Mayor Bethune echoed McCoy’s words and said she finds herself fully believing all people have more in common than they differ.

“I know even though this park is not filled yet, this has been a light in our community for God to bring people together that probably would have never come together before to have these discussions, real hard, honest, painful, sometimes painful, raw discussions,” Bethune said. “It’s just incredible to see that we can be that small light to show that you don’t always have to use anger and violence to bring people together. That’s not the way to do it. But having these discussions and working together out of love and respect is the way to make change.”

It’s changed Georgia Manges.

Growing up with racism, Manges said she found herself waking from a fitful dream at 3 a.m. after the second Beachside Chats in June. She wrote a poem that night and it is now recited from the stage and the title is painted on a wall facing Mr. Joe White Avenue in front of the Myrtle Beach Colored School Museum and Education Center.

“To those who have experienced racism

To those who grew up in racists homes

To those who don’t believe racism still exists

To those who have been racists

We are here to listen,” her poem "We Are Here" reads.

Listening is one of the mandates of the chats. Learning, speaking and acting are the others.

“This has changed me totally inside out,” Manges said. “You just have to listen and know enough is enough. It’s enough.”

Believing the chats were needed took April Johnson of Neighborhood Services by surprise, she said manning the table by the park entrance as she gave away yard signs and sold shirts on Sunday.

“I didn’t believe in it because what I was taught, we didn’t grow up Black and white. We grew up with what was right, what was wrong. I was like, ‘What’s so hard to do the right thing?’ But then we started having conversations, and there was a lot that I didn’t know,” she said.

Now, Johnson smiled at the mayor, she laughs about hearing Bethune’s heels clicking toward her office at City Hall.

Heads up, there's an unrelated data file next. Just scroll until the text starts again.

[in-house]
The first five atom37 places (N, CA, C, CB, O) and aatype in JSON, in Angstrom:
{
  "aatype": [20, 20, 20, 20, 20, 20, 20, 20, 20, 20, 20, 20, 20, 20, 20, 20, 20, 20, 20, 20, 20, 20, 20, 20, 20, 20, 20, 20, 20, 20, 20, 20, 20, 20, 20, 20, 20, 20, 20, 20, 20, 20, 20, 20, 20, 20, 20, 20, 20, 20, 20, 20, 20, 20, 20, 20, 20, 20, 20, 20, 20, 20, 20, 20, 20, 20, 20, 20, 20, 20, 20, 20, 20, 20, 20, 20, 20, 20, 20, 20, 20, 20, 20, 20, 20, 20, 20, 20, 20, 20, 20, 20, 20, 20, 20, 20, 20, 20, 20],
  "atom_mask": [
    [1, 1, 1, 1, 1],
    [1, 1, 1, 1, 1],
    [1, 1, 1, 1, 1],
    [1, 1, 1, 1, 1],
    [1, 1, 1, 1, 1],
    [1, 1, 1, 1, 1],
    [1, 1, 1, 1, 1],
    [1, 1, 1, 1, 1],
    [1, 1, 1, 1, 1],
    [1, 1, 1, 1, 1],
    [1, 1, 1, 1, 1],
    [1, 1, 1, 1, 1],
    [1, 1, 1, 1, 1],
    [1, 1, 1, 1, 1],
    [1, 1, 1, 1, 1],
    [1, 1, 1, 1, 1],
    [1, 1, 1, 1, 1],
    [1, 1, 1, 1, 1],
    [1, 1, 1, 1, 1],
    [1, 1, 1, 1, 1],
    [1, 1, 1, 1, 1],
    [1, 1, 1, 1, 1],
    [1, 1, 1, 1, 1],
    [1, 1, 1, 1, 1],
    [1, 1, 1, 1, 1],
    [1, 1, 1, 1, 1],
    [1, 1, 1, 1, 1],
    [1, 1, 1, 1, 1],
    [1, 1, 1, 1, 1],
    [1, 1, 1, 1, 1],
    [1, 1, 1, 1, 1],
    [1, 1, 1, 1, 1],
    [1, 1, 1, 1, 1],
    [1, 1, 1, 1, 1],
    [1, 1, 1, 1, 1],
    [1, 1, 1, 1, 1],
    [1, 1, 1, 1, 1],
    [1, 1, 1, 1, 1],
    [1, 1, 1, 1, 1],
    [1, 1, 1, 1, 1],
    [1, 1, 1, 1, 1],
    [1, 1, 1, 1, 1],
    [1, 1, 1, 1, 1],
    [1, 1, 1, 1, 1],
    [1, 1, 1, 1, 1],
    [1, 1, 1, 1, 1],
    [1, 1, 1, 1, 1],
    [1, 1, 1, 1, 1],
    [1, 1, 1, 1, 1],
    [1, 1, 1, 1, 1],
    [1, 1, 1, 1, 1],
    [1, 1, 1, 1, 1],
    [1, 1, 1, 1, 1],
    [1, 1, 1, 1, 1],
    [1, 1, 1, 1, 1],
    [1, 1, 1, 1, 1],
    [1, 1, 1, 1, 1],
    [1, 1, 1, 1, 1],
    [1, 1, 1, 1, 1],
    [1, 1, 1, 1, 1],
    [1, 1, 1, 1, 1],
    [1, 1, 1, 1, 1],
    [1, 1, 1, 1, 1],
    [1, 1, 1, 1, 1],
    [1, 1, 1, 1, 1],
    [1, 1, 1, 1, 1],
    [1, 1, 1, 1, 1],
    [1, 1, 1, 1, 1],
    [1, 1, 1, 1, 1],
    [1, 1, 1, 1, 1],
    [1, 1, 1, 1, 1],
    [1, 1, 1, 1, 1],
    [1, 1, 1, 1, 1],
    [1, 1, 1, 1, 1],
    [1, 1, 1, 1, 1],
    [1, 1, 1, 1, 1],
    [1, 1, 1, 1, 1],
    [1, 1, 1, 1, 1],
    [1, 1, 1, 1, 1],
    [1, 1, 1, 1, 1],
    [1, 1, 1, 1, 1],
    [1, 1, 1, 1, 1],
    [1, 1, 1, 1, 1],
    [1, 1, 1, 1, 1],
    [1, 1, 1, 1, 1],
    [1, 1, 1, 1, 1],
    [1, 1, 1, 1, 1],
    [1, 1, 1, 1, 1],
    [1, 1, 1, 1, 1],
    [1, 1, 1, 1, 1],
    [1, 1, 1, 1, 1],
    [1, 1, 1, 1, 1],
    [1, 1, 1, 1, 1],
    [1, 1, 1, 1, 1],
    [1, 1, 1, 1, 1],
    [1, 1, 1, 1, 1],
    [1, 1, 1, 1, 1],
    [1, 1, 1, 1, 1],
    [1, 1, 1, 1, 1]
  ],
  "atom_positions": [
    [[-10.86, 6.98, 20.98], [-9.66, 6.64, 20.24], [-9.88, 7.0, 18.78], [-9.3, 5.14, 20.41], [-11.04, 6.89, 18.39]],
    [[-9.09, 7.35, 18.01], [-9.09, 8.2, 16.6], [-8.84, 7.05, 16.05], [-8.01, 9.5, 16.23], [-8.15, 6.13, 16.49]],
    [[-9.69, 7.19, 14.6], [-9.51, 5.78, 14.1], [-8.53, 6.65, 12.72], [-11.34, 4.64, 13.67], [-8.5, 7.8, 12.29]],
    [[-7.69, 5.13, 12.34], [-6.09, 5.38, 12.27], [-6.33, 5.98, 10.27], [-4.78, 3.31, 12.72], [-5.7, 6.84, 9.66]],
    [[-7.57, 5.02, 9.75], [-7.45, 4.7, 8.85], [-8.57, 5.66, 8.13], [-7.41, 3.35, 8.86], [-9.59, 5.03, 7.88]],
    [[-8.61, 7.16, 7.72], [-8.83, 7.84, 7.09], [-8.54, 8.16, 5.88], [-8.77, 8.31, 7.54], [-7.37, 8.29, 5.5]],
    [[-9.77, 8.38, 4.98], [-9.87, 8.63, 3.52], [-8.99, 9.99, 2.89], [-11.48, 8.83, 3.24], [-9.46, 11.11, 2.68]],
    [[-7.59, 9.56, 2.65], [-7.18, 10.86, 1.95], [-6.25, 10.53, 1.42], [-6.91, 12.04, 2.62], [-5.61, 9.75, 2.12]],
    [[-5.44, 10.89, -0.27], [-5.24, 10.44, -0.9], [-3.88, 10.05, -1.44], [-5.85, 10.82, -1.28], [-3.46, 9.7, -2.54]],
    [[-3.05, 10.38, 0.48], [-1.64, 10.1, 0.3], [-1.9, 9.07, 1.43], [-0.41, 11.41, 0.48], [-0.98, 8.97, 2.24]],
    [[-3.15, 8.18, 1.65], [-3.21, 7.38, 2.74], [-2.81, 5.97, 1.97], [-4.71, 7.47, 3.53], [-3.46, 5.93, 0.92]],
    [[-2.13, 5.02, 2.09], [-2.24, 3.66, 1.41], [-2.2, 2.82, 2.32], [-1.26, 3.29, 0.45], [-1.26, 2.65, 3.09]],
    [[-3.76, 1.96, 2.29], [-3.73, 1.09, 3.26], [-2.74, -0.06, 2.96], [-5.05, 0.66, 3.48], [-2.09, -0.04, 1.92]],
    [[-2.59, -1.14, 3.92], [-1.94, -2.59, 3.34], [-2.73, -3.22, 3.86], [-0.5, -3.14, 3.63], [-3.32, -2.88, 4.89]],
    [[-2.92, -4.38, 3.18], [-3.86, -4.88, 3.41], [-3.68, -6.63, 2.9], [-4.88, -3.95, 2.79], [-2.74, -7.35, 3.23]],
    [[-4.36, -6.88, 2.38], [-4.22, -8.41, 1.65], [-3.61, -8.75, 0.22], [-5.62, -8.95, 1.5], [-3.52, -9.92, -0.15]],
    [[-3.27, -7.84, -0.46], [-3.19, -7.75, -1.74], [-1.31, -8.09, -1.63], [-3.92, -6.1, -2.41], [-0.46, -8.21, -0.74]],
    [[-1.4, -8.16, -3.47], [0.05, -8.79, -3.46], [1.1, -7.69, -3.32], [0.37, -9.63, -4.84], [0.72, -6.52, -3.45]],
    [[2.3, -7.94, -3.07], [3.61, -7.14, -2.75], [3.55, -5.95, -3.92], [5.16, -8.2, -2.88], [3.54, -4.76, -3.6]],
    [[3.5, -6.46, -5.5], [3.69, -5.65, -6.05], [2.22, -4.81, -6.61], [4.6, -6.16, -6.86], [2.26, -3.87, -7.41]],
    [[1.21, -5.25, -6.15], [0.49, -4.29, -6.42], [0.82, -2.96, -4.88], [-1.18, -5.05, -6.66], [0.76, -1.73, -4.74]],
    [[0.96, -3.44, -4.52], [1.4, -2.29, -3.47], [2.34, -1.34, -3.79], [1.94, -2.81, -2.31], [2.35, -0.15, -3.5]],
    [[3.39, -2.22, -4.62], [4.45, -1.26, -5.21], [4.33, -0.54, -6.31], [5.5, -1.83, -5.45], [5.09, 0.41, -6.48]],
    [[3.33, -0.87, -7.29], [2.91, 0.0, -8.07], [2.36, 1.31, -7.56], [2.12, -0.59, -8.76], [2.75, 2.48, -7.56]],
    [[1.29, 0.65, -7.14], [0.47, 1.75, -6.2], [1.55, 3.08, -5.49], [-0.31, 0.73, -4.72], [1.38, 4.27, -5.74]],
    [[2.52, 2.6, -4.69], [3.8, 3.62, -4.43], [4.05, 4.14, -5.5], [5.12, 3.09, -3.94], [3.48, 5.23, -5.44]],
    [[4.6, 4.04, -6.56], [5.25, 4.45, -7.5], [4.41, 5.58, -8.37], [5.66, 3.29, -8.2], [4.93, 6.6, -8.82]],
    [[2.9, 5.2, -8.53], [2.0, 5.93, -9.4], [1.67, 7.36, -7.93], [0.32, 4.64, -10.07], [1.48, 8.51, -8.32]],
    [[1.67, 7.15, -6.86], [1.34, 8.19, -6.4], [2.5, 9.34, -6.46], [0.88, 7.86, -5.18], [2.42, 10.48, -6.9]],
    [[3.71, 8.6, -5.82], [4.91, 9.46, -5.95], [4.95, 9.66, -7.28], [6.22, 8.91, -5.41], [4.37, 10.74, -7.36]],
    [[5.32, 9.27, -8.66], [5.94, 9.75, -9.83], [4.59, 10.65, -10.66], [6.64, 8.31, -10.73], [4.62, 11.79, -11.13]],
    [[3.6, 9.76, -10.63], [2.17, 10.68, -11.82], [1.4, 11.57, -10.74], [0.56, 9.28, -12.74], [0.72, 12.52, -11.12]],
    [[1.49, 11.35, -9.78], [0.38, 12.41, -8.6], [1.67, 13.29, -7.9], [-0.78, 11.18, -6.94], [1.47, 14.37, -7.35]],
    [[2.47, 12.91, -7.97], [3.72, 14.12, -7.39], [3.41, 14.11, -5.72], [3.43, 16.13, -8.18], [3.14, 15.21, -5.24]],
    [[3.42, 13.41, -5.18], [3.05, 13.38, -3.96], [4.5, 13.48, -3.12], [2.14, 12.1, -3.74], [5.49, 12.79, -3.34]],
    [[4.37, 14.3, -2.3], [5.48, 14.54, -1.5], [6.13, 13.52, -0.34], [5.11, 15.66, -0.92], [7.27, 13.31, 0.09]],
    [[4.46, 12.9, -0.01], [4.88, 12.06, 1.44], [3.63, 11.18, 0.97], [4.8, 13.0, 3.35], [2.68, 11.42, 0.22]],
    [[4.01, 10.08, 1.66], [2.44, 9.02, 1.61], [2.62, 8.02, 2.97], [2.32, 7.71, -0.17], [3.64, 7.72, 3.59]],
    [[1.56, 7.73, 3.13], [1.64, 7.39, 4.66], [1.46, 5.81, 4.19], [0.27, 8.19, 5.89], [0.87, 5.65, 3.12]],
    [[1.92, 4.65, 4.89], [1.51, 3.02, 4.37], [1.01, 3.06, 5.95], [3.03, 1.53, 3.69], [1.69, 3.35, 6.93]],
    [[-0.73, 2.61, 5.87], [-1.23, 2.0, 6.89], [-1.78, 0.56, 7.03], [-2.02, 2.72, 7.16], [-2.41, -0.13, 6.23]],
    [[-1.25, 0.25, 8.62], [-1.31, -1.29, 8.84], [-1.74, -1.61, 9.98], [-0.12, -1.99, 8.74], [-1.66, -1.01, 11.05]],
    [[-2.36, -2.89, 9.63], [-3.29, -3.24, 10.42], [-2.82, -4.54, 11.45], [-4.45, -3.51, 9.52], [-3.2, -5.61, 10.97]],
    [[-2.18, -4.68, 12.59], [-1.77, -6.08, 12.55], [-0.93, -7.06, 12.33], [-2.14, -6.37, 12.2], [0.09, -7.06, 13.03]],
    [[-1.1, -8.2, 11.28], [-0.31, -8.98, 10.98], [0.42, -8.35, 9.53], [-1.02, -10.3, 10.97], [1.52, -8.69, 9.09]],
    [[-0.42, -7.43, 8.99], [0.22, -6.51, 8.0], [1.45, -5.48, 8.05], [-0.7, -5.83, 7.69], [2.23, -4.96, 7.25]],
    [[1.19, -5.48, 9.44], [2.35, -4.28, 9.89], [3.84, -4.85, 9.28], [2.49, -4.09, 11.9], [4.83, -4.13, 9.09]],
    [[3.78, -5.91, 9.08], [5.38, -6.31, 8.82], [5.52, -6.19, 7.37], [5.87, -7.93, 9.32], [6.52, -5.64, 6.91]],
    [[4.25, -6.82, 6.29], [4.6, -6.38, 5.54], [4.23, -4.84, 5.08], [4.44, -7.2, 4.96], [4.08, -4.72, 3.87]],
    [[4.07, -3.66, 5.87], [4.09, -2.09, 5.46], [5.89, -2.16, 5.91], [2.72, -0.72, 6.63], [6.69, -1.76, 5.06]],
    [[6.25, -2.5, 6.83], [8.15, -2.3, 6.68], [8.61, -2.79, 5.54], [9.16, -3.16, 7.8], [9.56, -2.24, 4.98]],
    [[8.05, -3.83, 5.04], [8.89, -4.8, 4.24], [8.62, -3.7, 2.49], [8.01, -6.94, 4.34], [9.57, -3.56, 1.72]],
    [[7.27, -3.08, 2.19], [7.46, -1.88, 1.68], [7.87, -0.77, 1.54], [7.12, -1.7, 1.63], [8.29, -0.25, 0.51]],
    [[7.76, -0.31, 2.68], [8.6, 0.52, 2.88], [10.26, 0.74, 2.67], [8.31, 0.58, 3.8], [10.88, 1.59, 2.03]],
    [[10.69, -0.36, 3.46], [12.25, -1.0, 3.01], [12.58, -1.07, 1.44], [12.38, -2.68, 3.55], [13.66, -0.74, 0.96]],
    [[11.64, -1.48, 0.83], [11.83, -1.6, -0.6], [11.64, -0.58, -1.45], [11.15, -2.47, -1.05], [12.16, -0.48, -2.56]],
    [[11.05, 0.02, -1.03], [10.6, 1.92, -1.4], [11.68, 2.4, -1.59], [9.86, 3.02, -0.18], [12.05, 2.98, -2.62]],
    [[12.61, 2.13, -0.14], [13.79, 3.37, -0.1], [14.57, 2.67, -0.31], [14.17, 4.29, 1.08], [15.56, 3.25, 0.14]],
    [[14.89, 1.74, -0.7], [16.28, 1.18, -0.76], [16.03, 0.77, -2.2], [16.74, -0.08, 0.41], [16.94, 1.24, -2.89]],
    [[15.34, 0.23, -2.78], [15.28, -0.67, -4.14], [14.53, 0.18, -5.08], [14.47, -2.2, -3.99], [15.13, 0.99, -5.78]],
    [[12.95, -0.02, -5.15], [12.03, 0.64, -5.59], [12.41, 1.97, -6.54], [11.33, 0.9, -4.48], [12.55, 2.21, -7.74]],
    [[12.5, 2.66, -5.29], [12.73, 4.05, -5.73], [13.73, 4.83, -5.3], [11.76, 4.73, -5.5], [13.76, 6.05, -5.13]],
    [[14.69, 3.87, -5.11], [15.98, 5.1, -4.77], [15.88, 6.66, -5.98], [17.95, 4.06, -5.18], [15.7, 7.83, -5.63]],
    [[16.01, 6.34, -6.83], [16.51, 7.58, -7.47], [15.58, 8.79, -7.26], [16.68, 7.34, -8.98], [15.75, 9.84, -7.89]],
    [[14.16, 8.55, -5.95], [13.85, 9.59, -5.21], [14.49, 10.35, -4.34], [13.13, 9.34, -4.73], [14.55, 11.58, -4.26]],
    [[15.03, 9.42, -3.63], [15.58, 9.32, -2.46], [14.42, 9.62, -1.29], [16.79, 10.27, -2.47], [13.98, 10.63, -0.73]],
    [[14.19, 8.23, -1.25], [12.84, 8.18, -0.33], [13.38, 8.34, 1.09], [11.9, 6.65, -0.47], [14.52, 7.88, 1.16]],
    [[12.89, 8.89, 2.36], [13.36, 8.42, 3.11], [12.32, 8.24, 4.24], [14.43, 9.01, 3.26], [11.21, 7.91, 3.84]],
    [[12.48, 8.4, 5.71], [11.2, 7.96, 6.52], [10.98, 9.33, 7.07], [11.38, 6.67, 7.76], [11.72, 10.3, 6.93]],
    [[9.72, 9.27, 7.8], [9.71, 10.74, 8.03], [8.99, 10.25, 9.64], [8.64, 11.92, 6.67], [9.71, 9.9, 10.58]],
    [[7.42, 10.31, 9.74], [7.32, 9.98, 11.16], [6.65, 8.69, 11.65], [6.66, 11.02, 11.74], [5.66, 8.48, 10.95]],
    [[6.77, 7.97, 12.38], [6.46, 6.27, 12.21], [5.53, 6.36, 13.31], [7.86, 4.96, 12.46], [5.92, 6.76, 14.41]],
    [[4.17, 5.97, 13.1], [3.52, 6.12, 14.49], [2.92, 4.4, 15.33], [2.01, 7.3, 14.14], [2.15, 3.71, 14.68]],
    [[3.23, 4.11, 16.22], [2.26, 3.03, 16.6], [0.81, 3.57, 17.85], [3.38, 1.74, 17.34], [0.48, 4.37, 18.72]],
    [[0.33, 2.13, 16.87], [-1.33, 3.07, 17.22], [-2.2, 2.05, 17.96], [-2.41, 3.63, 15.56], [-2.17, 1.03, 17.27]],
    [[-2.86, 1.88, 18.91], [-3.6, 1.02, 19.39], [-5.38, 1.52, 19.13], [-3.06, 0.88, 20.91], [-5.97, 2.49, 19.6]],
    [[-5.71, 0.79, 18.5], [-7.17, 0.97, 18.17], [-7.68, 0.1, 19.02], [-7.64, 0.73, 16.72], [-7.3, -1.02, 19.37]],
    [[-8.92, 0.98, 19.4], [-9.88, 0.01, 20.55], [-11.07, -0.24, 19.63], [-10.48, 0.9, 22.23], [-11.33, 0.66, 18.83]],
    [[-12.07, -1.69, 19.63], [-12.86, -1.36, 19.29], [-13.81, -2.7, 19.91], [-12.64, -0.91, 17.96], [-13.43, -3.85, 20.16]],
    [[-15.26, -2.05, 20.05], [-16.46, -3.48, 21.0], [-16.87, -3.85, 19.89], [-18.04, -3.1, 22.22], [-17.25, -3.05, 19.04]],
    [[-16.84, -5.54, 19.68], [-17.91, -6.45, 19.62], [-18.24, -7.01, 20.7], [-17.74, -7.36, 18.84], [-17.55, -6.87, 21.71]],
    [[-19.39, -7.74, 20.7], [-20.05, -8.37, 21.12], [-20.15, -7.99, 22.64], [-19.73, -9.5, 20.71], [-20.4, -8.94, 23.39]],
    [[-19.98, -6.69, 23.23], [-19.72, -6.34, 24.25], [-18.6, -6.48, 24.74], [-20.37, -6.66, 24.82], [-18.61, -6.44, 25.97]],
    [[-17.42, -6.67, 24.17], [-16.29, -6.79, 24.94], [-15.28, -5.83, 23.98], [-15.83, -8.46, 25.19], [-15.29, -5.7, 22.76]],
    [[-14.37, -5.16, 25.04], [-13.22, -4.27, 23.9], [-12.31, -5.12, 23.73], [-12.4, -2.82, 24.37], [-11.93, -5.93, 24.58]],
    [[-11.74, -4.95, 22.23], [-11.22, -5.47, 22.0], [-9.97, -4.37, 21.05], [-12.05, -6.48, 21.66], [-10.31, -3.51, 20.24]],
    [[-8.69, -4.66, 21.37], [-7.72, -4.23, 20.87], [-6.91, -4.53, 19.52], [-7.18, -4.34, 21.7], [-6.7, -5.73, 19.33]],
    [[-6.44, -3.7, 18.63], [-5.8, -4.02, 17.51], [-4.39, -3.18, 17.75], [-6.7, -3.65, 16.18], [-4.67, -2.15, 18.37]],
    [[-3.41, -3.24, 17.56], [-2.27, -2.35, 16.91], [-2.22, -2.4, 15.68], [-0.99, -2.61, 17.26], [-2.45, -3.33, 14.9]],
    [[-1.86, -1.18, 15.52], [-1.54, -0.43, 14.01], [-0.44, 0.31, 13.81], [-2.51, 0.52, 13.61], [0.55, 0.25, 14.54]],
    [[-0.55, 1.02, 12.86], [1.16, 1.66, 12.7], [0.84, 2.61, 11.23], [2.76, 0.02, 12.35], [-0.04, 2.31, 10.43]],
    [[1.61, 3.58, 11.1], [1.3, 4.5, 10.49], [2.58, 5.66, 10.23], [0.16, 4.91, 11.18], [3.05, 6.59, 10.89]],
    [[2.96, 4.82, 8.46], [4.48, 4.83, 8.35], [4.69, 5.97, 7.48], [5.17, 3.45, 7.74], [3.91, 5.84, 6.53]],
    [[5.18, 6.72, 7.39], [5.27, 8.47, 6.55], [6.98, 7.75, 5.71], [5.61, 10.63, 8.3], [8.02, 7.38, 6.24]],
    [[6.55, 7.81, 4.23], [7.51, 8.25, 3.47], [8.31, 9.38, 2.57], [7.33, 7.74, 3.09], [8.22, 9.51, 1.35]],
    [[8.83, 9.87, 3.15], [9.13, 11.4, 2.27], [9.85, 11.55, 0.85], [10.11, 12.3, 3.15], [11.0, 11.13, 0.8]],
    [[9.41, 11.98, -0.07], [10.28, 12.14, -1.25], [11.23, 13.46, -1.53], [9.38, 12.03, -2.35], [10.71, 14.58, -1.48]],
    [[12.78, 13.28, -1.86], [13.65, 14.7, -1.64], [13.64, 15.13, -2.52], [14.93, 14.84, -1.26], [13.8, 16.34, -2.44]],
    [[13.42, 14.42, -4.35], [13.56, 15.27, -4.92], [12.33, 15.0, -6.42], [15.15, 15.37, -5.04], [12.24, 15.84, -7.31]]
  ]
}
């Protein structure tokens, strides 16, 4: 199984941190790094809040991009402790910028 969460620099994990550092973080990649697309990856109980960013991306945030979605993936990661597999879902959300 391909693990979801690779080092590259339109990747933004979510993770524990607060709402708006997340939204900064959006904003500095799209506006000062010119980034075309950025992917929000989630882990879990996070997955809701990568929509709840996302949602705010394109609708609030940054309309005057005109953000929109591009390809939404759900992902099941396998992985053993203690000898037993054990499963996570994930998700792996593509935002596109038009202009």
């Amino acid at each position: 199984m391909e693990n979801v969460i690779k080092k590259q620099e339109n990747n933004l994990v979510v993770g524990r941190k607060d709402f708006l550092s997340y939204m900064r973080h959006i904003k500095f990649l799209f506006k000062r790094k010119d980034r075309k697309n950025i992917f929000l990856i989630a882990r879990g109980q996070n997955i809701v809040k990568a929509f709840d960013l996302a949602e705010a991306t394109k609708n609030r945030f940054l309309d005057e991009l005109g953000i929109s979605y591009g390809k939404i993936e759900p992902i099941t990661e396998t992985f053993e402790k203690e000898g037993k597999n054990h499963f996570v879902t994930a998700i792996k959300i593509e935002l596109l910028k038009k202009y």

“It’s my safe place. I can go there to talk, whatever,” Bethune said. “They know my office is their safe place, too.”

Both agree the chats have reached beyond Chapin Park and City Hall with Charlotte and Asheville planning to start similar events. Johnson said people from Chicago and Australia have contacted the city about starting similar programs.

Ernest Skelton and Caroline Brock know something about reaching a wide audience.

Brock had called Skelton to repair an appliance shortly after Floyd’s death sparked unrest and outrage. A conversation about his experience as a Black man being repeatedly pulled over by police officers was shared on social media nearly 200,000 times.

“I’m just a white, Myrtle Beach housewife,” Brock said. “I just asked a question, and Ernest was so honest. My husband was upstairs watching the TV news about George Floyd, and we were so concerned, torn up about it. That’s when Ernest showed up. I just asked him how he was doing.

“It opened my eyes, to the say the least. Now I know we can all do something. If I can do something, so can you.”

Skelton, looking at the Chapin Park gathering, said he had been frustrated and angry. But, he said, he had swallowed the feelings as he went about doing his work. Until the day he walked into Brock’s home.

“As an African American Black man, I just wanted to be heard. We just want to be listened to,” he said. “I didn’t expect it, but I told her about how I was treated. I guess it was everything going on at the time, but I told her. Listening. Listening and speaking up. As an African American Black man, speaking up is the most important thing.”

Those experiences Skelton found himself unloading included being belittled and demeaned when a former boss repeatedly called him “boy” and his fear of police while driving to or from appointments after dark.

“See, now I know,” Johnson said of Brock and Skelton’s story. “This has changed me, my view of people. I learned I can’t fault you for how you were raised. But we are here now. Now what can we do?”

Beachside Chats is held every other week on Sundays at Chapin Park off Kings Highway and 14th Avenue North.

Janet Morgan is the editor of the Myrtle Beach Herald. Contact her at 843-488-7258 or at